As winter approaches and the roads get slippery, it’s time to dust off the turbo and take our training indoors. Before you get stuck into the meat of training itself, make sure you are set up for success by considering the following advice. (This article assumes you already have had a successful bike fit and are happy with your bike position – if not, get a bike fit first! )
1. Replicate your bike fit
If you have a dedicated bike for indoor training, make sure you replicate your bike fit as closely as possible, firstly by applying the same measurements as your main bike (see how to use your bike fit dimensions).
At Foundation, we’re real sticklers for details and consistency, so ideally you should use the same contact points across all the bikes you train on. Try and install the same saddle, pedal system, crank length and cockpit. You send hours on your bike so this makes sure you are training in the right movement patterns. If your crank lengths are different across your bikes you are not able to train with consistency. You might even end up training in a bad habit or at the worst an injury. If you have a position that works – stick with it.
2. Level your bike
Since many indoor trainers will raise the back wheel up from the floor, you may need to raise the front one too, otherwise it will feel like you’re constantly cycling downhill. This can put excessive pressure on the hands and front of the saddle, leading to numbness and discomfort. Bear in mind some trainers, like the Wahoo Kickr (direct drive) don’t need a front wheel riser. So make sure you know how to set up your equipment.
3. Get a fan
“But my central heating is off and my house is colder than an air-conditioned spin studio”,
I hear you cry! Did you know, even cycling outdoors on a stationary bike can get pretty warm because of the lack of wind generated by travelling forwards? If you’re travelling somewhere hot for a race or event there are specific heat acclimation protocols you can apply in a safe and considered way, but in general, overheating during a training session is not helpful for adaptation.
You will find it harder to perform high-intensity efforts, it will be less enjoyable and it will take longer to recover ahead of your next session.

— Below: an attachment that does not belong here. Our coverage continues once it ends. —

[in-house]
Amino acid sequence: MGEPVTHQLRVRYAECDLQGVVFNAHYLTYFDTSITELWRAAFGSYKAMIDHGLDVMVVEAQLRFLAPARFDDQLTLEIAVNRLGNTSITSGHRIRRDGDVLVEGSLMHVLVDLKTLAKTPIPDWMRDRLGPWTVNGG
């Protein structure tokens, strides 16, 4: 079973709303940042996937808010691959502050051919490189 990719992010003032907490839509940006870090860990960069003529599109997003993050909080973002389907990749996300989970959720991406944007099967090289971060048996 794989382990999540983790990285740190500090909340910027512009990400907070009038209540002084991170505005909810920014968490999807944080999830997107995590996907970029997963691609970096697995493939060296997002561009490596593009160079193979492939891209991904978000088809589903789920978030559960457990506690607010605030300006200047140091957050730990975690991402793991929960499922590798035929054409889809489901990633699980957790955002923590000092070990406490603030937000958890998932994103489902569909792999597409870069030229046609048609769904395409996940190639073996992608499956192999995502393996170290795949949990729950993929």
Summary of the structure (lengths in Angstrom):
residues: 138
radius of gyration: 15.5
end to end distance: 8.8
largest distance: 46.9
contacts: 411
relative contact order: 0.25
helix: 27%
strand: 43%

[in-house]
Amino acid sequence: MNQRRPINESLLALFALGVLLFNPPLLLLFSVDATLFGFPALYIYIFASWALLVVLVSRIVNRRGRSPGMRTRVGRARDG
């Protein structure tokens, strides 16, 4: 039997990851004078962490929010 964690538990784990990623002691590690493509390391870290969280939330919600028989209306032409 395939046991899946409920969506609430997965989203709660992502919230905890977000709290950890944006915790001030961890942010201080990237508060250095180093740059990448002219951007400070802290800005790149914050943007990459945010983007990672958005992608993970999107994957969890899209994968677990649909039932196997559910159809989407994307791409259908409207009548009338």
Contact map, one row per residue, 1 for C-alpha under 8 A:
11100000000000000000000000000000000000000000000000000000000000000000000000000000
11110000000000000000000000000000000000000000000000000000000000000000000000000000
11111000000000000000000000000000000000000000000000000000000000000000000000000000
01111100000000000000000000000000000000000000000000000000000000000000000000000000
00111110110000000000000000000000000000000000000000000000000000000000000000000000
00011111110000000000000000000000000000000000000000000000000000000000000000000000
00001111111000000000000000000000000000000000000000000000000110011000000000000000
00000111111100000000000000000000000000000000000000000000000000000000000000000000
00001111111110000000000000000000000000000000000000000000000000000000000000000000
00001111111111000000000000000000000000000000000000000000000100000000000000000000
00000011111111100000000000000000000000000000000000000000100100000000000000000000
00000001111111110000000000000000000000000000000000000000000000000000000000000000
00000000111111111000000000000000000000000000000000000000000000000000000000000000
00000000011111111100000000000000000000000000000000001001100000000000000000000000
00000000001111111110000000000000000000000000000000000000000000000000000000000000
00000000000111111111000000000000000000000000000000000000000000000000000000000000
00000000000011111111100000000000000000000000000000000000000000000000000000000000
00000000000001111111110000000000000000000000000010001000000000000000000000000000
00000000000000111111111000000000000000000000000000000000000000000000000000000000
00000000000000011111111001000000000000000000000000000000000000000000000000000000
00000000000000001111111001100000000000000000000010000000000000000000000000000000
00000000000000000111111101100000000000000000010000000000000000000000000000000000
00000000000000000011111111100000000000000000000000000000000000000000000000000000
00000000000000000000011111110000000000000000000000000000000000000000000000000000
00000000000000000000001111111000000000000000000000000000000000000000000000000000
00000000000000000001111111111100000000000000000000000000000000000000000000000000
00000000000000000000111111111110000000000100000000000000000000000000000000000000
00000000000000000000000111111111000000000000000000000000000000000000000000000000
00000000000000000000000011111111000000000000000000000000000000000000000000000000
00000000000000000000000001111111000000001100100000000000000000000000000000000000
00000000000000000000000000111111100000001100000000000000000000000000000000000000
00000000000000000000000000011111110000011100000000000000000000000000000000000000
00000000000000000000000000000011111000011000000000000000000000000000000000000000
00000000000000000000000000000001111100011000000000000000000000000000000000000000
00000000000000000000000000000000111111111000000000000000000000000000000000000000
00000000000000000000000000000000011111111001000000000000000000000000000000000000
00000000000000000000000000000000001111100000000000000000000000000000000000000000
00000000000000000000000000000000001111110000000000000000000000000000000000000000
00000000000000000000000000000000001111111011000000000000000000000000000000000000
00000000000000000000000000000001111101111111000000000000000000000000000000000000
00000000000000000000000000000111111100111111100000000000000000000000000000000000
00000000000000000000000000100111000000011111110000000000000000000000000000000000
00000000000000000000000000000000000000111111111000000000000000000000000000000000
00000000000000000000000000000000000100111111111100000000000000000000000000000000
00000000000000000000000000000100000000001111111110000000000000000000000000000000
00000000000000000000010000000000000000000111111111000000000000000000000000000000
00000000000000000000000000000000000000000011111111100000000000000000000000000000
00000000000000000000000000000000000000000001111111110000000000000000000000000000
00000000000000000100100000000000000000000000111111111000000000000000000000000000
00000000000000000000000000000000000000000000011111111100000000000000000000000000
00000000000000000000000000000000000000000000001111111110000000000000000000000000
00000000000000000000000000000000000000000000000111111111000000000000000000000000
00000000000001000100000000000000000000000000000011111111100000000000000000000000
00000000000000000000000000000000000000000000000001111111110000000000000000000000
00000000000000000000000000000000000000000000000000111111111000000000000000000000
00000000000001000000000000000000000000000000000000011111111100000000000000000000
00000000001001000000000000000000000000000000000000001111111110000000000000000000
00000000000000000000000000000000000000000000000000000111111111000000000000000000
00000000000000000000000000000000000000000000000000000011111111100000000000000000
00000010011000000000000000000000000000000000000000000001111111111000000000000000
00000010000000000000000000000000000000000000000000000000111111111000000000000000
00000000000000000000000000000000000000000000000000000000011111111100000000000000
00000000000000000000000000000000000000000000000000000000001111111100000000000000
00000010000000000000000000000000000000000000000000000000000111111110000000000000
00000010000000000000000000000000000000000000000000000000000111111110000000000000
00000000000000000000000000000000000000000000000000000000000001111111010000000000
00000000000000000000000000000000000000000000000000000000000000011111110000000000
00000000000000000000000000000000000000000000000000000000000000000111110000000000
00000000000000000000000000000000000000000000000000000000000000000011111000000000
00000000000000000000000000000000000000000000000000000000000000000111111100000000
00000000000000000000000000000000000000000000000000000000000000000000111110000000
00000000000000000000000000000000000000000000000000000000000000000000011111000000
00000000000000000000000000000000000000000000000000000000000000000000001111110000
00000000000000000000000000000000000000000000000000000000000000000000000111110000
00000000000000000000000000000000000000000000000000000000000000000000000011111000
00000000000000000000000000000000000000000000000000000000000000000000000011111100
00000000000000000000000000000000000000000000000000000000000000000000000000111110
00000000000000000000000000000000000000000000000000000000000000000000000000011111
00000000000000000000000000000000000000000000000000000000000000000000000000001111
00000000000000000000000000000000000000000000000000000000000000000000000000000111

4. Ventilate the room
Yes, all rooms should be ventilated, but it’s worth bearing in mind a lot of moisture will evaporate from your breath and skin into the air in the room. If you’re going to be training there a couple of times a week it’s easy to see that you need to allow the moisture to escape. And that’s before the obvious need to have fresh air with plenty of oxygen to fuel your workout. An open window can also help with cooling if your fan isn’t powerful enough.
5. Protect your bike
Just as it can be problematic for your home, the excess moisture you sweat can be really bad for your bike if it is allowed to pour all over your bike and not dried off at the end of each workout. It’s not uncommon for us to see seized bolts and significant salt rust damage on bikes that have been used extensively for indoor training (urg!), but a towel and perhaps also a sweat guard can prevent this from happening.
6. Protect your floor
Sweat again! A special turbo training mat helps protect your floor from sweat damage, as well as protecting wooden floors from bicycle cleats and providing a sound-dampening effect (love your neighbour!). A yoga or exercise mat can make a reasonably good substitute but expect it to get a little mucky and scuffed over time.
7. Practice your hydration
Put your chosen drink in your regular bottle in the bike bottle cage or fill up the reservoir if you have one – drilling the process of sipping through training will help make this automatic when you’re out on the road as well as keeping you hydrated. This is also a great time to experiment with different brands of exercise drinks, both for taste and digestion. Test stuff out now so you know what works for your body when you hit the road.
8. Fuel up
If you’re training longer than an hour – ensure you have some snacks or fuel to keep your muscles working. Think about where you will put it – it’s good to practise the same method you will use riding outdoors, but indoors you also have the luxury of placing it on a piece of furniture within reach.
9. Practice great form
Being comfortable on the bike isn’t always as simple as ‘hands here, bum there, feet there’, holding good posture can make the world of difference and help you to keep delivering power to the pedals at the end of a long ride. Grab a mirror to check your shoulders really are relaxed and away from the ears and your elbows have a gentle bend even on the hardest intervals or at the end of a tough workout. Remember this is where your off-bike strength and conditioning work pays off. The stronger you are, the longer you can hold your best posture. A great bike position has to be earned!
10. Be ready
If you know you have a workout coming up, prepare your equipment beforehand. If it’s an early morning workout, set up your bike, bake your snacks and lay out all your gear the evening before. Psychologically, being prepared makes it much more likely that you a) start the workout and b) it gives you more time to concentrate on the workout itself, rather than all the peripheral faff. Before anything else, preparation is the key to success!
Words by: Wei
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